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Quarter-End Insights

As Long as Inflation Worries Persist, We Expect Utilities to Underperform

Renewable energy continues to be a long-term boon for the sector.

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For most of 2022, investors have flocked to utilities as one of the few areas of the market to protect against recession fears and ongoing geopolitical uncertainty. Utilities were the only sector besides energy with positive returns through May.

As Inflation Worries Returned, Utilities Took a Nosedive

Graphic showing utilities' performance and the U.S. market's.
  - Source: Rystad, Morningstar Equity Research. Data as of June 24, 2022.

Utilities’ outperformance has papered over what we consider the sector’s biggest long-term risk: inflation. As soon as inflation hit the headlines again in mid-June, utilities took a nosedive. The Morningstar US Utilities Sector Index fell 12% in the week after the U.S. Bureau of Labor Statistics reported 8.6% core inflation in May, a four-decade high.

Some Utilities Have Attractive Valuations After Pullback

Graph showing the distribution of star ratings by subsector.
  - Source: Rystad, Morningstar Equity Research. Data as of June 24, 2022.

We expect this seesaw for utilities to continue throughout 2022 as investors alternately worry about a recession (a positive for utilities) and inflation (a negative for utilities). None of the 39 North American utilities we cover was trading below our fair value estimate as of early June. Now, after the late-June pullback, nearly half our utility coverage trades at or below our fair value estimates. Still, the sector is less attractive from a valuation perspective than the total market, which we consider undervalued.

As long as inflation remains the market’s top concern, we expect utilities to underperform. Utilities are the most sensitive to inflation because of their mostly fixed revenue, large capital investment budgets, and borrowing needs. We think long-term investors who want utilities in their portfolios should focus on those in constructive regulatory environments with the most protection from inflation.

Rising Interest Rates Have Erased Utilities’ Dividend Yield Premium

Chart shows dividend yield and Treasury yield by year.
  - Source: Rystad, Morningstar Equity Research. Data as of June 24, 2022.

Inflation, and the related jump in interest rates, has eroded utilities’ once-attractive dividend yields. The sector’s median 3.1% dividend yield is now lower than the 10-year U.S. Treasury yield for the first time since 2008. This is an abrupt turn. In early March, utilities’ median dividend yield was a 150-basis-point premium to the 10-year U.S. Treasury.

Renewable energy growth remains a long-term tailwind for utilities, supporting our 5%-7% annual earnings and dividend growth outlook for most of the sector. However, supply costs for solar and wind projects are rising. We think utilities with the most aggressive growth plans might turn more cautious as they try to limit customer bill increases while still pursuing clean energy targets.

Federal Policy Uncertainty Risks Delays to Solar Installations

Bar chart showing an increasing number of solar installations at risk.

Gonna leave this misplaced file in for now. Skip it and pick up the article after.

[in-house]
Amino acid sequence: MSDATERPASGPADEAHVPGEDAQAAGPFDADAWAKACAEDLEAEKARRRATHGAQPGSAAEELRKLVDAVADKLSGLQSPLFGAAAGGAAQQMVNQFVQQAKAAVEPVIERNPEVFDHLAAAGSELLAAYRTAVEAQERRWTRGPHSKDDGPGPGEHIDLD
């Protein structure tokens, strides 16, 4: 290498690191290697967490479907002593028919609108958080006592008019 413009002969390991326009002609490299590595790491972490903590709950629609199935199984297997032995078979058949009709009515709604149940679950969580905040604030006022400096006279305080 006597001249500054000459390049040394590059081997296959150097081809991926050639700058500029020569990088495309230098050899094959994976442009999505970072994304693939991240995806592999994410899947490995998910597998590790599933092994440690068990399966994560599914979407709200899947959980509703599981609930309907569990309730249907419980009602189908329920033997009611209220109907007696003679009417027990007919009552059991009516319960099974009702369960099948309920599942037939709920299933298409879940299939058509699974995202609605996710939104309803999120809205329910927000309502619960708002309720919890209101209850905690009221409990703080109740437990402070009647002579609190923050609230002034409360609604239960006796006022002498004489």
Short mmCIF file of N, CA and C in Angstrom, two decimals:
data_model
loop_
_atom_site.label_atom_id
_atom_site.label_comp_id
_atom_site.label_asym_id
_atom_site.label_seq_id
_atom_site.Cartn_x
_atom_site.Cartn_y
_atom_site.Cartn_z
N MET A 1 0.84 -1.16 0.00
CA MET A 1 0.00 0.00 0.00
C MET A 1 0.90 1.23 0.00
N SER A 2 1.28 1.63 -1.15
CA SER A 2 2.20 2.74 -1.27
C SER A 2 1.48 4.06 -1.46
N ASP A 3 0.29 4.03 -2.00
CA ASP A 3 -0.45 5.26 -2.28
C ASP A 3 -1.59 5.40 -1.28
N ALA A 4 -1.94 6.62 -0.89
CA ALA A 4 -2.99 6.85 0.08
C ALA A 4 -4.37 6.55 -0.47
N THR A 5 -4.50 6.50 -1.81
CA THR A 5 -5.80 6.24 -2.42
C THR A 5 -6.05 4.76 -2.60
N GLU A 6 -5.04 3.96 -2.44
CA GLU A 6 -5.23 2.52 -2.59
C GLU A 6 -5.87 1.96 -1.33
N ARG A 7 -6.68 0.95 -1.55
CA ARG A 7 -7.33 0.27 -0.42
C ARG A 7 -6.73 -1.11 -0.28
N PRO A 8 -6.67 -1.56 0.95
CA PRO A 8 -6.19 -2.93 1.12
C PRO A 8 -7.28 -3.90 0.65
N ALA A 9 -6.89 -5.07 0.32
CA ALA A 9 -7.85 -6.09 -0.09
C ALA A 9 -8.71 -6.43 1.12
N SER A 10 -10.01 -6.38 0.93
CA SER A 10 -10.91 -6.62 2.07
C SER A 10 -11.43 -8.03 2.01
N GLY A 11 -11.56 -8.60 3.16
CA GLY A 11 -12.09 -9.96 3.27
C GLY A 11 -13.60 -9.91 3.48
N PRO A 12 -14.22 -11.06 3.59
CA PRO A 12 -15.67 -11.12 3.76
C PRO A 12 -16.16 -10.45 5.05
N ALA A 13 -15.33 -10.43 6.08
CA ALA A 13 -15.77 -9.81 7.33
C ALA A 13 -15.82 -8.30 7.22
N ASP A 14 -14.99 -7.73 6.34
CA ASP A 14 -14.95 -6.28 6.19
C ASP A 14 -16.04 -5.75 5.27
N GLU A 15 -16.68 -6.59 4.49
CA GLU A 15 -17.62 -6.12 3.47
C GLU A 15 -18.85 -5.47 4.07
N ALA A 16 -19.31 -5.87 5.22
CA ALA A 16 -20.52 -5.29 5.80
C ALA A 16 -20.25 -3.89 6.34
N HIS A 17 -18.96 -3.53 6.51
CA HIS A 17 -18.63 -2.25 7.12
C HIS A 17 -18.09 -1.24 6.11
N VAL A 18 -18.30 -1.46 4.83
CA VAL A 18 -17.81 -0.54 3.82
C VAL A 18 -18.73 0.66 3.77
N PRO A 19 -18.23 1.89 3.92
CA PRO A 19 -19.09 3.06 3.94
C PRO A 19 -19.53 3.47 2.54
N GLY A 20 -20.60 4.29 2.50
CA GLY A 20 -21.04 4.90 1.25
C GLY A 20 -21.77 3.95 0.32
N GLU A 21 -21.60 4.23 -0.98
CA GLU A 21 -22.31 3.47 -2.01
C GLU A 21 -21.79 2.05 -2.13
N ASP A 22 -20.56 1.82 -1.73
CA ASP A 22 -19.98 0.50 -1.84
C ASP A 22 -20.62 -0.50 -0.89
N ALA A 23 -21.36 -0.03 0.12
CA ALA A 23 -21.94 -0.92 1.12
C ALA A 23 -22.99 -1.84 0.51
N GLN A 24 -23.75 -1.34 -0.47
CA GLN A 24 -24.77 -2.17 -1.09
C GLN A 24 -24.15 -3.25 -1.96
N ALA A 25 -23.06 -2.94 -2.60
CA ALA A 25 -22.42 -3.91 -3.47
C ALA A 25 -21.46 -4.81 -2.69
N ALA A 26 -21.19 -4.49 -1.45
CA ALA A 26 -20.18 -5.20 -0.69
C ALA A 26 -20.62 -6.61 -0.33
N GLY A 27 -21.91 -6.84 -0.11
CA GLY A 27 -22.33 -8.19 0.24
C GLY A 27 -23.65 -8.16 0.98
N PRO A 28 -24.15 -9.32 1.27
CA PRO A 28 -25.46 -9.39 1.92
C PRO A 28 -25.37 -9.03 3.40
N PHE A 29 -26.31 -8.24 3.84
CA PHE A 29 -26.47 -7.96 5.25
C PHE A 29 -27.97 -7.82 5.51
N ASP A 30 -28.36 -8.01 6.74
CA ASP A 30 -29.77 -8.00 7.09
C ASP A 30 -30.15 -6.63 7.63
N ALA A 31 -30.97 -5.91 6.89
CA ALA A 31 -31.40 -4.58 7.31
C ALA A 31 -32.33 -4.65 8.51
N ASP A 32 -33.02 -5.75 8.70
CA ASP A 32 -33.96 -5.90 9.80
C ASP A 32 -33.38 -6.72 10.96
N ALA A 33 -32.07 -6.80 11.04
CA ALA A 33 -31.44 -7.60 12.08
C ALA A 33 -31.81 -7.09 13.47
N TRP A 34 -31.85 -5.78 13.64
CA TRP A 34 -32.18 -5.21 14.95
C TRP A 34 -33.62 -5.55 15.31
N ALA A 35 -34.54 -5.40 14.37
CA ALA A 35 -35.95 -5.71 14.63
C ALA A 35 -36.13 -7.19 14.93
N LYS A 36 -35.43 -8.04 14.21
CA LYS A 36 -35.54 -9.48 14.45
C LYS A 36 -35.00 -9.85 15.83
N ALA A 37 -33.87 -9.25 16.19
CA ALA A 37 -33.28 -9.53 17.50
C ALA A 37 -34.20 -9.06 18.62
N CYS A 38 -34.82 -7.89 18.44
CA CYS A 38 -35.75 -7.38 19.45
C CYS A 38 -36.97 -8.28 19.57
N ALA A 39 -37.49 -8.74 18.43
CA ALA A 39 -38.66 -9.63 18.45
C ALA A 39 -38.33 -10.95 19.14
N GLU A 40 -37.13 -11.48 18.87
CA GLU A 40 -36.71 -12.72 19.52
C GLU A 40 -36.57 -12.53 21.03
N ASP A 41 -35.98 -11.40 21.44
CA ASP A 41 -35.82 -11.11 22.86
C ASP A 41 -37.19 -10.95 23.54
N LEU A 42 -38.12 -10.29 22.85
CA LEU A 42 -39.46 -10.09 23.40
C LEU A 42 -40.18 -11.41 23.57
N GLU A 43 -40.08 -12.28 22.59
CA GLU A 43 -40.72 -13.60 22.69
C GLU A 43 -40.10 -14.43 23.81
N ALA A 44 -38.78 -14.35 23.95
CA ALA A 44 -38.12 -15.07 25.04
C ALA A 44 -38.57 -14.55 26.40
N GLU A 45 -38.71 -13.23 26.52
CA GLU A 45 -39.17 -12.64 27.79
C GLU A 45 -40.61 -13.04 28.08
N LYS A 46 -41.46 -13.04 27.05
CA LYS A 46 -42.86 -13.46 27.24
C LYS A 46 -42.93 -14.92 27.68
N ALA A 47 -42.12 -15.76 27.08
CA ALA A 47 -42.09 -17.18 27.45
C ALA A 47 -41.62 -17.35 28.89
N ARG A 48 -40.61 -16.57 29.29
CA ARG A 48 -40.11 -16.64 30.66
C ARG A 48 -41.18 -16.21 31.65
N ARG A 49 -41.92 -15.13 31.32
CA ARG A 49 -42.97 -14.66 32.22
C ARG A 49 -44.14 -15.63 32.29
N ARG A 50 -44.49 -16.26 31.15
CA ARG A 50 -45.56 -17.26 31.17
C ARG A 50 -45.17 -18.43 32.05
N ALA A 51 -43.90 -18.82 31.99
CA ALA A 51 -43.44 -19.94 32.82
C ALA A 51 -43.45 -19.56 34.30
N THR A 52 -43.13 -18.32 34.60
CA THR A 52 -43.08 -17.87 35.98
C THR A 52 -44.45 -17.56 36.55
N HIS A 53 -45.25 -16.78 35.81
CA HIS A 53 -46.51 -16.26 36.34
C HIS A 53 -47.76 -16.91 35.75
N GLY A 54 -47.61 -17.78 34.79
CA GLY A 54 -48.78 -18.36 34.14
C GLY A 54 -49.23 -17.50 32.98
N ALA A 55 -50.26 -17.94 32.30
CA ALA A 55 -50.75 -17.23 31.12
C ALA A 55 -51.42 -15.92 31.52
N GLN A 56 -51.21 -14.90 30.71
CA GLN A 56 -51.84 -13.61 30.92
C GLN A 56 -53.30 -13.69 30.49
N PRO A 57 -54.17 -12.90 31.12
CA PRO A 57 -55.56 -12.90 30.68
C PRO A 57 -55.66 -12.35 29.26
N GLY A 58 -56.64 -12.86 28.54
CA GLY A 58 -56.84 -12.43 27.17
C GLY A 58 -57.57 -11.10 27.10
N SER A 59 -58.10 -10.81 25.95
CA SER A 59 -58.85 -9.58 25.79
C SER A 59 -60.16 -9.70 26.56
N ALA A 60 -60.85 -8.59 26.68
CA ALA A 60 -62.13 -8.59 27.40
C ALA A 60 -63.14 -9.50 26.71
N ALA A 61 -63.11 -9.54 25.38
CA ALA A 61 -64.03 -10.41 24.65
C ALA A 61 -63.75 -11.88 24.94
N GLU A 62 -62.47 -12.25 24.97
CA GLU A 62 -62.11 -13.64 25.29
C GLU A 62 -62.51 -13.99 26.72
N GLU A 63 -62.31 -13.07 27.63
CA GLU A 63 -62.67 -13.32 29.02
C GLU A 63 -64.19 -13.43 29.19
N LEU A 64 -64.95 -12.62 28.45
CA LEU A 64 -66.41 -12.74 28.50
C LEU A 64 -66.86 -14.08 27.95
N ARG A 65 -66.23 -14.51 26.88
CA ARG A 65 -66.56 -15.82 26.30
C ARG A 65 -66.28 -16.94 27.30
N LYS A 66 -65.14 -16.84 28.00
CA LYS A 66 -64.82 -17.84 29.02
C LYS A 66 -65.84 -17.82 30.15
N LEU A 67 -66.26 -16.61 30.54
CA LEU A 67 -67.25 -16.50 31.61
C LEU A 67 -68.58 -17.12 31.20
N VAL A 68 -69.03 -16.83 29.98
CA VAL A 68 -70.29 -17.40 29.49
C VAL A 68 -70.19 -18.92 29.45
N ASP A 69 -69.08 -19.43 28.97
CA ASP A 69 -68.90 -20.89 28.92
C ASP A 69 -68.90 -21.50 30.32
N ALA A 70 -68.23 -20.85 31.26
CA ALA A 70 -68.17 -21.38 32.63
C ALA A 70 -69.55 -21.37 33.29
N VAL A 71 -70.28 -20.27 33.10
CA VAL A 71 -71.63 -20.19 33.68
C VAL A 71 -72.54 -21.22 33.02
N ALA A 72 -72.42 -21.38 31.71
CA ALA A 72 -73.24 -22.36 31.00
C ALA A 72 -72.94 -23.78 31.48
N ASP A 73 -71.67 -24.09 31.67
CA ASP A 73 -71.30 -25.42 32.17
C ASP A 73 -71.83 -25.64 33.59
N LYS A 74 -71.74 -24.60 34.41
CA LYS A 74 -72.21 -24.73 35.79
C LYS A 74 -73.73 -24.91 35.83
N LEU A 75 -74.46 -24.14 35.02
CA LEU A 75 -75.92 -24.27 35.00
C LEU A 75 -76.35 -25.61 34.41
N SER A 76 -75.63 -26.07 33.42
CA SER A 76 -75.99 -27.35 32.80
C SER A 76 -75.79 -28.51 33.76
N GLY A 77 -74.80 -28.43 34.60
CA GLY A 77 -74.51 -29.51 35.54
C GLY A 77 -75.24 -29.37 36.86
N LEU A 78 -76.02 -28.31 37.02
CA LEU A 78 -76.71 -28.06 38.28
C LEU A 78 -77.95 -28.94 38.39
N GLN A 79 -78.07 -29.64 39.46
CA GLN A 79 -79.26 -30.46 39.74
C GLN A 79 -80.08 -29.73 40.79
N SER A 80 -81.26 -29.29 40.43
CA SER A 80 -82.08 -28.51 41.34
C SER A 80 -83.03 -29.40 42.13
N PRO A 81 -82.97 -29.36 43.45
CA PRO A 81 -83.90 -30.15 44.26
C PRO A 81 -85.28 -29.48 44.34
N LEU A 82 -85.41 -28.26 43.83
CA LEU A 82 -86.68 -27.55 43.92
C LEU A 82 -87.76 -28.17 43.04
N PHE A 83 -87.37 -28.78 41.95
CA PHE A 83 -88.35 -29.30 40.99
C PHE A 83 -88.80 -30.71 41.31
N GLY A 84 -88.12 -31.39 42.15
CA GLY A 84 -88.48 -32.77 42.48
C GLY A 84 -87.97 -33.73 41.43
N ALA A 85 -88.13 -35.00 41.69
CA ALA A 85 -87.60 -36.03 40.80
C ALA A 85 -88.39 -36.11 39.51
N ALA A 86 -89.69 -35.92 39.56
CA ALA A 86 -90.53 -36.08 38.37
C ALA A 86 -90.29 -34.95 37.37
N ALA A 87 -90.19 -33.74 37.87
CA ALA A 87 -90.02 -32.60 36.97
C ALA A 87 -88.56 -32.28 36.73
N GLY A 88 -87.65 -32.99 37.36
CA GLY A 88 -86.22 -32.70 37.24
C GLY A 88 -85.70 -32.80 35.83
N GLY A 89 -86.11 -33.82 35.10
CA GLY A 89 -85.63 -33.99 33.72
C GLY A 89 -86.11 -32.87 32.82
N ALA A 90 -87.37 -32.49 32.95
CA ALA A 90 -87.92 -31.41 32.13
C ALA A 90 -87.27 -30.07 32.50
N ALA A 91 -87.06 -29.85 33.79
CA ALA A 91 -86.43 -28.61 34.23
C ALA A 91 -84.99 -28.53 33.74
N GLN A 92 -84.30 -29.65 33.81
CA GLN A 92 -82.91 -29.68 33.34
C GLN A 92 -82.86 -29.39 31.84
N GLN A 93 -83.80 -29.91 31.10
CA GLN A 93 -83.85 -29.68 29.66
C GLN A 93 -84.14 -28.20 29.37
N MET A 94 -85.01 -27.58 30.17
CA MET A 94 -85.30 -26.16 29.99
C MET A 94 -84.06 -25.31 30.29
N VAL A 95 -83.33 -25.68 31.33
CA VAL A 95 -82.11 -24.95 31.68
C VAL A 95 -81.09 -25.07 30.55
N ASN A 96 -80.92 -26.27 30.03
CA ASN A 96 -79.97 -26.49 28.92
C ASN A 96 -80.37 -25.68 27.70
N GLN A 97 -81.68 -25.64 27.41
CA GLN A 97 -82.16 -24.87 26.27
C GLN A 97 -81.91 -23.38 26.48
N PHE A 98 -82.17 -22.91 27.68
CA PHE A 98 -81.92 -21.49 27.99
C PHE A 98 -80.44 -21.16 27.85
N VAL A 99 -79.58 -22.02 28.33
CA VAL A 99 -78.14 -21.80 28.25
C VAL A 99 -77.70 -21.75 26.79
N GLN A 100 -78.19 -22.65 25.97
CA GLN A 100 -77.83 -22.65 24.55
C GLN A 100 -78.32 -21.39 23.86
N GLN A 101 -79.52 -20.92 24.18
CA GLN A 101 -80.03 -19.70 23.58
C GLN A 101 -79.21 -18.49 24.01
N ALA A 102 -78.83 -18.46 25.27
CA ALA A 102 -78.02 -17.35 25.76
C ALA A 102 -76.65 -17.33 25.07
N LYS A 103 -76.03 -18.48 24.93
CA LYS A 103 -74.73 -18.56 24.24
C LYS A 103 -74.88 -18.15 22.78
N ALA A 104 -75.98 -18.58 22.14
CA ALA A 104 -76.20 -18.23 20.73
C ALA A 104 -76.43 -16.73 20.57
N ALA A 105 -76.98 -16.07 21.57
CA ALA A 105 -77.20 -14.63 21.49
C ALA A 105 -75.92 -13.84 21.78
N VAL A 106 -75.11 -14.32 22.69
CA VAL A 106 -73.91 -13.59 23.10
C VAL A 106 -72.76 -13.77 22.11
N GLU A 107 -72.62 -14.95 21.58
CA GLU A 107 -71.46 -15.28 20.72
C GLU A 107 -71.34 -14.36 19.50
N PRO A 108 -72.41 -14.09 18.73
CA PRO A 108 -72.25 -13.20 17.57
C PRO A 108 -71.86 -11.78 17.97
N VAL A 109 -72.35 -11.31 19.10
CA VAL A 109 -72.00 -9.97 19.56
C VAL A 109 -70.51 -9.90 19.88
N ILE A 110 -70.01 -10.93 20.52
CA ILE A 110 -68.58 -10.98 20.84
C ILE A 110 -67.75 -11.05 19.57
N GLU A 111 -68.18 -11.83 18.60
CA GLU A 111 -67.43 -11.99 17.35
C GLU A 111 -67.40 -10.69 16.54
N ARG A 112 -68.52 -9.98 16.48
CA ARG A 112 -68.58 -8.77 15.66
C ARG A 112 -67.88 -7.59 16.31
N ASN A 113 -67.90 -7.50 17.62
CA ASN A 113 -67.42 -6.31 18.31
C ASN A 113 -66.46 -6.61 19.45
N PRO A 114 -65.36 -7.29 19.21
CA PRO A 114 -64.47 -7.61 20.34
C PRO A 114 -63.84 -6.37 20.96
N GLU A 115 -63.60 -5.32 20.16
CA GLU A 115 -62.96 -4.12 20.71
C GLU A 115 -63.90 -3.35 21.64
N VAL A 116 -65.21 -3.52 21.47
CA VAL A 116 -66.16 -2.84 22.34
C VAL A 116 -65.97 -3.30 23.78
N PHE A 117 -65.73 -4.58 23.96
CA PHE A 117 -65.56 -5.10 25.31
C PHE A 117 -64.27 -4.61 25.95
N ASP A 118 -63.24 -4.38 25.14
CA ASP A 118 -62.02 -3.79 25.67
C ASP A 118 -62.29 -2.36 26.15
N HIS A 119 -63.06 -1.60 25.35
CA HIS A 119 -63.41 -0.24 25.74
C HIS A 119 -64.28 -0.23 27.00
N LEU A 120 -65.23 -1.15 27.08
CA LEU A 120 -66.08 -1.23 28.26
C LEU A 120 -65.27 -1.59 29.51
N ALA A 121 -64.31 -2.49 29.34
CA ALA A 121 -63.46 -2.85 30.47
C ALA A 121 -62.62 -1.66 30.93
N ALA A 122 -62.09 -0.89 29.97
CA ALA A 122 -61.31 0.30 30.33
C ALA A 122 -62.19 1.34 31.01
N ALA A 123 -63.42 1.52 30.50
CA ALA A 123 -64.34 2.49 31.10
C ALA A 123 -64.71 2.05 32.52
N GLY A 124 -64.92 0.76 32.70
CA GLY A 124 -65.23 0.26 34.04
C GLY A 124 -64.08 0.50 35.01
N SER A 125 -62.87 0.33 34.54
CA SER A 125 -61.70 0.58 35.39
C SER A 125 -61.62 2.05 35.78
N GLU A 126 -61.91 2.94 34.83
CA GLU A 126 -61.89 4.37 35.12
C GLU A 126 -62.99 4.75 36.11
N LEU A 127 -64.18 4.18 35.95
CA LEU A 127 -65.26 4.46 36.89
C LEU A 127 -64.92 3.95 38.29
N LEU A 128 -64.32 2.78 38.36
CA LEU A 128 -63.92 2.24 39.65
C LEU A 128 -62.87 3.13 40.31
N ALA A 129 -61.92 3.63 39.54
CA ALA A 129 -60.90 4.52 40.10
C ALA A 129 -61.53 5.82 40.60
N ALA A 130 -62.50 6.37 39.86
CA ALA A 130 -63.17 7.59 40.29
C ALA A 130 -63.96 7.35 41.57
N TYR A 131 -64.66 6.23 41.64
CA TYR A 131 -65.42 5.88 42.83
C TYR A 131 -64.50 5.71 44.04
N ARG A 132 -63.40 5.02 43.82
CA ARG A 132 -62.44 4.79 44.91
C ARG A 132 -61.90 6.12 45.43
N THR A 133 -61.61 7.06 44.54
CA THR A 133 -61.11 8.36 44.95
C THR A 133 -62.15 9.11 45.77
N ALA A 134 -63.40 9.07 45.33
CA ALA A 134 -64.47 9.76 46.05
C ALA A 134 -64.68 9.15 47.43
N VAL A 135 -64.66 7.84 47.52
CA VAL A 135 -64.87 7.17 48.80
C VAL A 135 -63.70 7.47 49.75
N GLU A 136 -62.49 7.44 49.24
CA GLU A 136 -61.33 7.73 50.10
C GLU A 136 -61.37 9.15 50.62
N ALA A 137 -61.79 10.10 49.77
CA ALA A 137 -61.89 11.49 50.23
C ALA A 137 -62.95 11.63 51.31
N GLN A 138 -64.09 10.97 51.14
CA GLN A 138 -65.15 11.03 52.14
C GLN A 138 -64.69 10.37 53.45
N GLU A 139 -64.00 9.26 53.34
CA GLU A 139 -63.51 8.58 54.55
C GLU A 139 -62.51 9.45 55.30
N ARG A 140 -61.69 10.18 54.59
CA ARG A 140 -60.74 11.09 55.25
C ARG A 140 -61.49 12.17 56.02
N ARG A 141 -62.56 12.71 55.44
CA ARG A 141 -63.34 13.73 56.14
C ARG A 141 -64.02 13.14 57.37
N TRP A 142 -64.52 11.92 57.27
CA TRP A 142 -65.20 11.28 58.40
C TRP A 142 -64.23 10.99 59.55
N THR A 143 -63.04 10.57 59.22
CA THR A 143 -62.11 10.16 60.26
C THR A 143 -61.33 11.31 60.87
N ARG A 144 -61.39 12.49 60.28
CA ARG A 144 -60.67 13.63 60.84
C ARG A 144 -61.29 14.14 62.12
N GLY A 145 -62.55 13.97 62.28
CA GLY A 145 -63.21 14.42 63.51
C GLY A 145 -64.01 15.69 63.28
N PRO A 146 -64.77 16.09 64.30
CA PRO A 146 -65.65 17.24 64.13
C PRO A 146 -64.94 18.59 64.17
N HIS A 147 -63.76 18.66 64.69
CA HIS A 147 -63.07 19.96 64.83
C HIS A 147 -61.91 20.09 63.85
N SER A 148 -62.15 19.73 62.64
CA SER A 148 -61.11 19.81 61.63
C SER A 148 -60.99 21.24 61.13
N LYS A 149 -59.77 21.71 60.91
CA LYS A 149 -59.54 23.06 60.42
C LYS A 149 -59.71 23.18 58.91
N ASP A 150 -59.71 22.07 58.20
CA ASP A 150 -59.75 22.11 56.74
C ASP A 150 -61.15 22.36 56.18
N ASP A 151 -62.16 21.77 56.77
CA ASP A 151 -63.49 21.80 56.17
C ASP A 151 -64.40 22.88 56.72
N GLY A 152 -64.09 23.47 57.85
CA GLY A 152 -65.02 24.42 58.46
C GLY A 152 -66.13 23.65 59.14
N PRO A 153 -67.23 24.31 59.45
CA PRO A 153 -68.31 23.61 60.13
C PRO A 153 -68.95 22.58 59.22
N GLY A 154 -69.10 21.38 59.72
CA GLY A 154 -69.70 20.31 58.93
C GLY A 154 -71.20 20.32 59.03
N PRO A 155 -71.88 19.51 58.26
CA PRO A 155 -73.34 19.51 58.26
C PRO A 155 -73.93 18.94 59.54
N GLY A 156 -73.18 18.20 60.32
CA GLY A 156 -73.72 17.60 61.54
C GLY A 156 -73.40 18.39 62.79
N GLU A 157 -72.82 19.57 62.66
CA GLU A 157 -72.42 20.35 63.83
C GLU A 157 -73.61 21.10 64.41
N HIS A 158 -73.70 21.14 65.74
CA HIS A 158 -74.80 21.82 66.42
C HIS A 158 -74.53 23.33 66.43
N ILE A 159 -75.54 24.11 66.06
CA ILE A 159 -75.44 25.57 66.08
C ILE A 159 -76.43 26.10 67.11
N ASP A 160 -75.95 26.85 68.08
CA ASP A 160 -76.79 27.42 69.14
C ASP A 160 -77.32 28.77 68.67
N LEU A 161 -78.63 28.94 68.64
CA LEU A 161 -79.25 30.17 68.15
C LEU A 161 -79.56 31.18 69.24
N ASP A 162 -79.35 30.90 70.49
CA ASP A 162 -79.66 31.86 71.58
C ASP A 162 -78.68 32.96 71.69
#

- Source: Rystad, Morningstar Equity Research. Data as of June 24, 2022.

Top Picks

Edison International (EIX)
Star Rating: ★★★★
Economic Moat Rating: Narrow
Fair Value Estimate: $71
Fair Value Uncertainty: Medium

Edison continues to trade at a sizable discount to its peers despite a growth outlook, 4% dividend yield, and clean energy profile that tops most other U.S. utilities. California’s progressive energy policies and utility rate regulation support Edison’s $6 billion annual investment plan to harden the grid against natural disasters, integrate renewable energy, and support electric vehicle adoption. We forecast 6% annual earnings growth for at least the next five years and similar dividend growth. Edison is one of the few pure-play electric utilities that owns no power generation and has no direct fossil fuel exposure.

Entergy (ETR)
Star Rating: ★★★★
Economic Moat Rating: Narrow
Fair Value Estimate: $115
Fair Value Uncertainty: Low

We think Entergy has several advantages over its peers in an inflationary environment. The company's Southeast utilities should benefit from a jump in U.S. energy demand, constructive state regulation, and substantial opportunities for clean energy growth. More than 90% of Entergy's investments flow through customer rates with little regulatory lag. This minimizes the impact from inflation. We expect Entergy to invest $18 billion in 2022-25 to upgrade its expansive grid and add renewable energy. This supports our annual earnings growth estimate in line with management's 6%-8% target.

Dominion Energy (D)
Star Rating: ★★★★★
Economic Moat Rating: Wide
Fair Value Estimate: $82
Fair Value Uncertainty: Low

Dominion has transitioned to a predominantly rate-regulated utility operating in highly constructive regulatory environments. The company's five-year $37 billion capital investment plan focusing on clean energy supports our 6.5% annual earnings growth forecast. Virginia is the company's most important subsidiary and has the most constructive regulation. Dominion expects 90% of its capital investment in the region will be eligible for rate riders, reducing regulatory risk in an inflationary environment.

Travis Miller does not own (actual or beneficial) shares in any of the securities mentioned above. Find out about Morningstar’s editorial policies.